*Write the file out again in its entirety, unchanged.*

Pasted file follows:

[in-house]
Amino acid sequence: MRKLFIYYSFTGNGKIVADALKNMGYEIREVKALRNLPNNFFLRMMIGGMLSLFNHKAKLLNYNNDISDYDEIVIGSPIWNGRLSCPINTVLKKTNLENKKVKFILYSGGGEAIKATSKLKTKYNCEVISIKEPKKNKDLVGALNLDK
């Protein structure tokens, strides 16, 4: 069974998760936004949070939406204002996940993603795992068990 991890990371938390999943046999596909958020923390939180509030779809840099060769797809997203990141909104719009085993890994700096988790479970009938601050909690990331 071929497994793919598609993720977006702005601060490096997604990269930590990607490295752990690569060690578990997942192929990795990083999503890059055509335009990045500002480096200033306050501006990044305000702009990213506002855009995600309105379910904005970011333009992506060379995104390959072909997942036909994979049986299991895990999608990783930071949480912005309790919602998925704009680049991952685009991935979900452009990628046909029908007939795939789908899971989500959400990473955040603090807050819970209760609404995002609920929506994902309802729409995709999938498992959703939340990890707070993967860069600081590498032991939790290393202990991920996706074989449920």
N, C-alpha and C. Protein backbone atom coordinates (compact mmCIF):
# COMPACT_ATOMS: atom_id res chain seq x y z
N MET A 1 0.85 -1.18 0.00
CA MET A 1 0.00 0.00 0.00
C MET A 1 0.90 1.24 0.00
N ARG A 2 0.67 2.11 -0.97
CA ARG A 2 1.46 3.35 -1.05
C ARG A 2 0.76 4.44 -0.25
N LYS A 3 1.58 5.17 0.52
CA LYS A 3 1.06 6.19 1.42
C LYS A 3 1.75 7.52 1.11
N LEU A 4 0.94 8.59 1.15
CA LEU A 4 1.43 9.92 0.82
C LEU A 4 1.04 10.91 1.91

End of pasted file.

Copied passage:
[in-house]
Amino acid sequence: MRKLFIYYSFTGNGKIVADALKNMGYEIREVKALRNLPNNFFLRMMIGGMLSLFNHKAKLLNYNNDISDYDEIVIGSPIWNGRLSCPINTVLKKTNLENKKVKFILYSGGGEAIKATSKLKTKYNCEVISIKEPKKNKDLVGALNLDK
């Protein structure tokens, strides 16, 4: 069974998760936004949070939406204002996940993603795992068990 991890990371938390999943046999596909958020923390939180509030779809840099060769797809997203990141909104719009085993890994700096988790479970009938601050909690990331 071929497994793919598609993720977006702005601060490096997604990269930590990607490295752990690569060690578990997942192929990795990083999503890059055509335009990045500002480096200033306050501006990044305000702009990213506002855009995600309105379910904005970011333009992506060379995104390959072909997942036909994979049986299991895990999608990783930071949480912005309790919602998925704009680049991952685009991935979900452009990628046909029908007939795939789908899971989500959400990473955040603090807050819970209760609404995002609920929506994902309802729409995709999938498992959703939340990890707070993967860069600081590498032991939790290393202990991920996706074989449920």
N, C-alpha and C. Protein backbone atom coordinates (compact mmCIF):
# COMPACT_ATOMS: atom_id res chain seq x y z
N MET A 1 0.85 -1.18 0.00
CA MET A 1 0.00 0.00 0.00
C MET A 1 0.90 1.24 0.00
N ARG A 2 0.67 2.11 -0.97
CA ARG A 2 1.46 3.35 -1.05
C ARG A 2 0.76 4.44 -0.25
N LYS A 3 1.58 5.17 0.52
CA LYS A 3 1.06 6.19 1.42
C LYS A 3 1.75 7.52 1.11
N LEU A 4 0.94 8.59 1.15
CA LEU A 4 1.43 9.92 0.82
C LEU A 4 1.04 10.91 1.91